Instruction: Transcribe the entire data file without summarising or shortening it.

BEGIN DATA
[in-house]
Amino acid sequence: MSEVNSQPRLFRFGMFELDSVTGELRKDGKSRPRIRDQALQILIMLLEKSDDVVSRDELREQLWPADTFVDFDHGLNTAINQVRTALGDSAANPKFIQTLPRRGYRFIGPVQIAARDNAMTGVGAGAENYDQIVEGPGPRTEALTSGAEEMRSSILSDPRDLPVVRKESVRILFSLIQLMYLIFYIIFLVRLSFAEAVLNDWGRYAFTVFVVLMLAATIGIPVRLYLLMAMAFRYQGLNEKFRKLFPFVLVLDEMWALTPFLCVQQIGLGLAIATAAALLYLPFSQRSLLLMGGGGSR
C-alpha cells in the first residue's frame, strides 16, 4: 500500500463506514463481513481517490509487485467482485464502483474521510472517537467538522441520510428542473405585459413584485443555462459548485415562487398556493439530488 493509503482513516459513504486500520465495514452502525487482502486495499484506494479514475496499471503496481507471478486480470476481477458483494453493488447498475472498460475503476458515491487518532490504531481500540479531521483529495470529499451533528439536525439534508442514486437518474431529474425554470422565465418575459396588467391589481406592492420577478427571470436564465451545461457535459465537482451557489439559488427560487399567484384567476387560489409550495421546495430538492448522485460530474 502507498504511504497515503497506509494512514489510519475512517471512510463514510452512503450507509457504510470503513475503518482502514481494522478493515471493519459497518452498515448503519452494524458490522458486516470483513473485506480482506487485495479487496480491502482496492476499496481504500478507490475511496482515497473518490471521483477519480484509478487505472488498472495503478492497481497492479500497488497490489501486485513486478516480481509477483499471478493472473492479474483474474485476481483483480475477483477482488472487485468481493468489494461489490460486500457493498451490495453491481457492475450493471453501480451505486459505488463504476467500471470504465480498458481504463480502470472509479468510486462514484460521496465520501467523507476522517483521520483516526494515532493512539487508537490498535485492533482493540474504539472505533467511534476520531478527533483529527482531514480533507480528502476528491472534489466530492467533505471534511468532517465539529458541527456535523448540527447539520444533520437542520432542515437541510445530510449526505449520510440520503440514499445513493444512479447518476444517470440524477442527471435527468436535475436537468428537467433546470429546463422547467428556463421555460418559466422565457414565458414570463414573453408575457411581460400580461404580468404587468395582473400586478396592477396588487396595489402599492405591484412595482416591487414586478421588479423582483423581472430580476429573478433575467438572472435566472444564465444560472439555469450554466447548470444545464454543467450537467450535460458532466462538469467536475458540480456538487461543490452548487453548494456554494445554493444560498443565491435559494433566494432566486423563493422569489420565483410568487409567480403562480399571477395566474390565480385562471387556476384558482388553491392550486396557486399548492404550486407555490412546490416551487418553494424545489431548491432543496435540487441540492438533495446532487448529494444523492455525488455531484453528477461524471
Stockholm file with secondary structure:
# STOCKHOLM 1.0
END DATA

[in-house]
Amino acid sequence: MSEVNSQPRLFRFGMFELDSVTGELRKDGKSRPRIRDQALQILIMLLEKSDDVVSRDELREQLWPADTFVDFDHGLNTAINQVRTALGDSAANPKFIQTLPRRGYRFIGPVQIAARDNAMTGVGAGAENYDQIVEGPGPRTEALTSGAEEMRSSILSDPRDLPVVRKESVRILFSLIQLMYLIFYIIFLVRLSFAEAVLNDWGRYAFTVFVVLMLAATIGIPVRLYLLMAMAFRYQGLNEKFRKLFPFVLVLDEMWALTPFLCVQQIGLGLAIATAAALLYLPFSQRSLLLMGGGGSR
C-alpha cells in the first residue's frame, strides 16, 4: 500500500463506514463481513481517490509487485467482485464502483474521510472517537467538522441520510428542473405585459413584485443555462459548485415562487398556493439530488 493509503482513516459513504486500520465495514452502525487482502486495499484506494479514475496499471503496481507471478486480470476481477458483494453493488447498475472498460475503476458515491487518532490504531481500540479531521483529495470529499451533528439536525439534508442514486437518474431529474425554470422565465418575459396588467391589481406592492420577478427571470436564465451545461457535459465537482451557489439559488427560487399567484384567476387560489409550495421546495430538492448522485460530474 502507498504511504497515503497506509494512514489510519475512517471512510463514510452512503450507509457504510470503513475503518482502514481494522478493515471493519459497518452498515448503519452494524458490522458486516470483513473485506480482506487485495479487496480491502482496492476499496481504500478507490475511496482515497473518490471521483477519480484509478487505472488498472495503478492497481497492479500497488497490489501486485513486478516480481509477483499471478493472473492479474483474474485476481483483480475477483477482488472487485468481493468489494461489490460486500457493498451490495453491481457492475450493471453501480451505486459505488463504476467500471470504465480498458481504463480502470472509479468510486462514484460521496465520501467523507476522517483521520483516526494515532493512539487508537490498535485492533482493540474504539472505533467511534476520531478527533483529527482531514480533507480528502476528491472534489466530492467533505471534511468532517465539529458541527456535523448540527447539520444533520437542520432542515437541510445530510449526505449520510440520503440514499445513493444512479447518476444517470440524477442527471435527468436535475436537468428537467433546470429546463422547467428556463421555460418559466422565457414565458414570463414573453408575457411581460400580461404580468404587468395582473400586478396592477396588487396595489402599492405591484412595482416591487414586478421588479423582483423581472430580476429573478433575467438572472435566472444564465444560472439555469450554466447548470444545464454543467450537467450535460458532466462538469467536475458540480456538487461543490452548487453548494456554494445554493444560498443565491435559494433566494432566486423563493422569489420565483410568487409567480403562480399571477395566474390565480385562471387556476384558482388553491392550486396557486399548492404550486407555490412546490416551487418553494424545489431548491432543496435540487441540492438533495446532487448529494444523492455525488455531484453528477461524471
Stockholm file with secondary structure:
# STOCKHOLM 1.0